Friday, August 3, 2007

Vanguard 500 VFINX Loses 20% of Your Money from 8 Years Ago

Beware Vanguard 500 Faulty Logic & False Performance Measures for Investments

Update 8/4/07: This article originally was based on Google Finance Beta's "10y" graph on 8/3/07 but the "10 year" graph did not cover 10 years (thanks, Google) so I re-adjusted the article for 8 years.

When Claims of +160% End at -20%

The Vanguard 500 S&P 500 index fund, often claimed to give a 12% return on investment (ROI) rate, closed today at $132.16, an excellent lesson in real returns.

Misleading "Average Annual Returns"

First, note that average annual return rates tend to overestimate your gains.

Simple hypothetical of a $100 lump-sum buy-and-hold:

Year - Investment - Return
0 ............ $100 ......... -
1 .............. $50 ...... (50%)
2 ............ $100 ...... 100%

Average annual rate of return: (100 + (-50))/2 = 25%

You started with $100 and you ended with $100 but your $0 gain shows +25% average annual return.

Of course, you actually have 0% gain on your initial value after 2 years.

Use the Geometric Mean Instead.

What if you put your $100 in the Vanguard 500 VFNIX 8 years ago?

If you expected 12% per year, you expect to find your $100 investment to have grown to $260 after 8 years, a 160% increase over your initial value.

De Ja Vu: "Hey, this is where I started!"

However, the Vanguard 500 spent the better part of the last decade in the V-graph pattern of our simple hypothetical: The VFINX share price was about $130 about 8 years ago and closed at about $132 today, which is about 0% growth after 8 years.

Real Negative Returns

If inflation were about 3% per year, then the Vanguard 500 performed as if it had been losing your money at -3% per year.

The real value of your initial $100 is now about $80. You lost 20% of your real money over the last 8 years.

Opportunity Costs

Some say, "Invest as early as possible!", but today you can buy VFINX at about the same dollar price (less in real terms) as 8 years earlier and have the same nest egg at retirement as the person who invested 8 years before you--and meanwhile your money could have been accomplishing other things for the past 8 years.

Some say, "Invest instead of paying off your mortgage!", but someone who had a windfall 8 years ago and chose to invest the lump sum in the Vanguard 500 instead of paying off a mortgage would have done even worse than the real 20% loss by adding the mortgage's real negative return to the VFINX's real negative return.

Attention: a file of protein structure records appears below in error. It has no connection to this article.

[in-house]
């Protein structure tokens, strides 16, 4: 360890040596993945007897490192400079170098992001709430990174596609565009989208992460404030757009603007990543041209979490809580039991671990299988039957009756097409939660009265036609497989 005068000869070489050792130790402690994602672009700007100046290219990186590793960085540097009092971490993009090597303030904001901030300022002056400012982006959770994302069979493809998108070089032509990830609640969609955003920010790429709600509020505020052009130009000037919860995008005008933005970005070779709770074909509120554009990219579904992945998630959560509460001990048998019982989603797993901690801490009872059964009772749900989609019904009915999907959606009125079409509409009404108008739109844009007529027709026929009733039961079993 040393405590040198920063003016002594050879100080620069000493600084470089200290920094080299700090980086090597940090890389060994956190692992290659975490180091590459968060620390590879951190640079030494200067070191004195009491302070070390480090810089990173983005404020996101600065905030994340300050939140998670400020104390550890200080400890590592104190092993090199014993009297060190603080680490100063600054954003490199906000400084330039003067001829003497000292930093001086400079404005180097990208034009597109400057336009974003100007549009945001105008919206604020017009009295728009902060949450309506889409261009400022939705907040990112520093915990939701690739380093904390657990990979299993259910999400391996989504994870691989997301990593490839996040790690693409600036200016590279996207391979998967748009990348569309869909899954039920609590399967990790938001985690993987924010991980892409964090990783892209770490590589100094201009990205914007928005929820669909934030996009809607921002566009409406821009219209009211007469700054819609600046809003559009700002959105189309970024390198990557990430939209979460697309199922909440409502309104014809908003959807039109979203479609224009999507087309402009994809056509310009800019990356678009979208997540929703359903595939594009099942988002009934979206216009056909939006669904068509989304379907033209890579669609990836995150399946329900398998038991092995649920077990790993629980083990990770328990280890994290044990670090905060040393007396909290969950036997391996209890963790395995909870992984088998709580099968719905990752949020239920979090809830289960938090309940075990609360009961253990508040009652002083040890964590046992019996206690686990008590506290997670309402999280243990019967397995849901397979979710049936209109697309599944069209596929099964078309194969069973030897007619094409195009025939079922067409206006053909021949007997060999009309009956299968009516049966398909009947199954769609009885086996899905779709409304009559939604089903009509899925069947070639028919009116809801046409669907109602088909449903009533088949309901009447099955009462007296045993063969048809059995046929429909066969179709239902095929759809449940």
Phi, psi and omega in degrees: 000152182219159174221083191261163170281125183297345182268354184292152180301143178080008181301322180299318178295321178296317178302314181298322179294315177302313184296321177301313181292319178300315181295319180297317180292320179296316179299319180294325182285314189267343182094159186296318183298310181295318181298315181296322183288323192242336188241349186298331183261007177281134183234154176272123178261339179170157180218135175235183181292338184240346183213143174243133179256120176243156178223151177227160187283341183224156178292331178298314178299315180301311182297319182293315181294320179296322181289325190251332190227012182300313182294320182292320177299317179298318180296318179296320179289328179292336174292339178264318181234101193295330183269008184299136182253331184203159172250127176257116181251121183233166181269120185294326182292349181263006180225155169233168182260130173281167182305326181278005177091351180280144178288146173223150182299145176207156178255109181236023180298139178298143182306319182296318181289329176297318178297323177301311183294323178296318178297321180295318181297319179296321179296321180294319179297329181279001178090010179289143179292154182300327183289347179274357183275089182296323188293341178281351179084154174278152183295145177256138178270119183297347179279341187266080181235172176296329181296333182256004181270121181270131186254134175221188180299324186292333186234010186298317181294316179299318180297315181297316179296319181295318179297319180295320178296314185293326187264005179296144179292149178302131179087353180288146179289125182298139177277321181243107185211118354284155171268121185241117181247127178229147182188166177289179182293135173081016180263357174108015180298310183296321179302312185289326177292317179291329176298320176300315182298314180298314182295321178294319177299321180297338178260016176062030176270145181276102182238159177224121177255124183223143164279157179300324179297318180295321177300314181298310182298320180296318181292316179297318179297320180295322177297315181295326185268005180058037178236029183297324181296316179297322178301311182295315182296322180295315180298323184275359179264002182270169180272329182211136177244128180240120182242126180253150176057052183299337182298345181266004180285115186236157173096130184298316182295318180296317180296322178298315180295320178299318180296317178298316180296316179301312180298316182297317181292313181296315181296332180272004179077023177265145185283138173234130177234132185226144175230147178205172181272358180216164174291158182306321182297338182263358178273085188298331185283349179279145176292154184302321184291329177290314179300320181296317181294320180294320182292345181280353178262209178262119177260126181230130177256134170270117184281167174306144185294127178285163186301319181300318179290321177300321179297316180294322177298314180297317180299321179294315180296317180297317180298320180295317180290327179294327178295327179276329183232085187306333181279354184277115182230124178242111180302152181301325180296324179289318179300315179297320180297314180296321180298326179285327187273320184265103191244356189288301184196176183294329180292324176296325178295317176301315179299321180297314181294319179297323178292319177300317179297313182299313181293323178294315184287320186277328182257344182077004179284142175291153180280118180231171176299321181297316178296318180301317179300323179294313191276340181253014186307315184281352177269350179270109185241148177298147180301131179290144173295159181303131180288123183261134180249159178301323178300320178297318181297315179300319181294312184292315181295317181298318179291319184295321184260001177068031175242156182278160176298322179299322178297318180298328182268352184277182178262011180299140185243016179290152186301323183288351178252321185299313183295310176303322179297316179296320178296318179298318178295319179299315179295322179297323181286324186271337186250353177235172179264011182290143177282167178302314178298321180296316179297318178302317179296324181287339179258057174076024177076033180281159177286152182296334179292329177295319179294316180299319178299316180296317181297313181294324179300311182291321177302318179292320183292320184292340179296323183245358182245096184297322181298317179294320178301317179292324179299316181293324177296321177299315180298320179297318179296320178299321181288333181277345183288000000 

"In the long run, we are all dead." -- John Maynard Keynes

VFINX eventually will rise again and you can find other timeframes with higher returns on investment (ROI) but remember that certain investments or markets can be flat or worse for a decade. Even if Investment A beats Investment B in the long term (several decades), Investment B might beat Investment A in the short- or mid-term. You might have an immediate goal such as paying off a mortgage or other debt that can make you thousands of dollars richer than borrow-to-invest schemes when alternative investments are in--or are about to enter--the doldrums.

Always do the math for your specific circumstance and do not rely on optimistic promises.

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Tom said...

I actually moved a bunch of my assets over to Vanguard's S&P 500 index.. It is choppy but my bet is that with the US Debt increasing at an alarming rate, Large MNCs that gain more of their revenues and hence profit from outside the USA will grow faster (in $ terms) if the US$ falls w.r.t. other currencies..

S&P 500 probably represents a good vehicle to invest in US MNCs..

J at IHB and HFF said...


Hello. VFINX seems to be a good fund for its purpose (index) and the S&P, although not export-dominated, might work for your situation/goals. The important point is for each person to do his/her math with realistic estimates.

Thank you for this and your other comments and please visit again.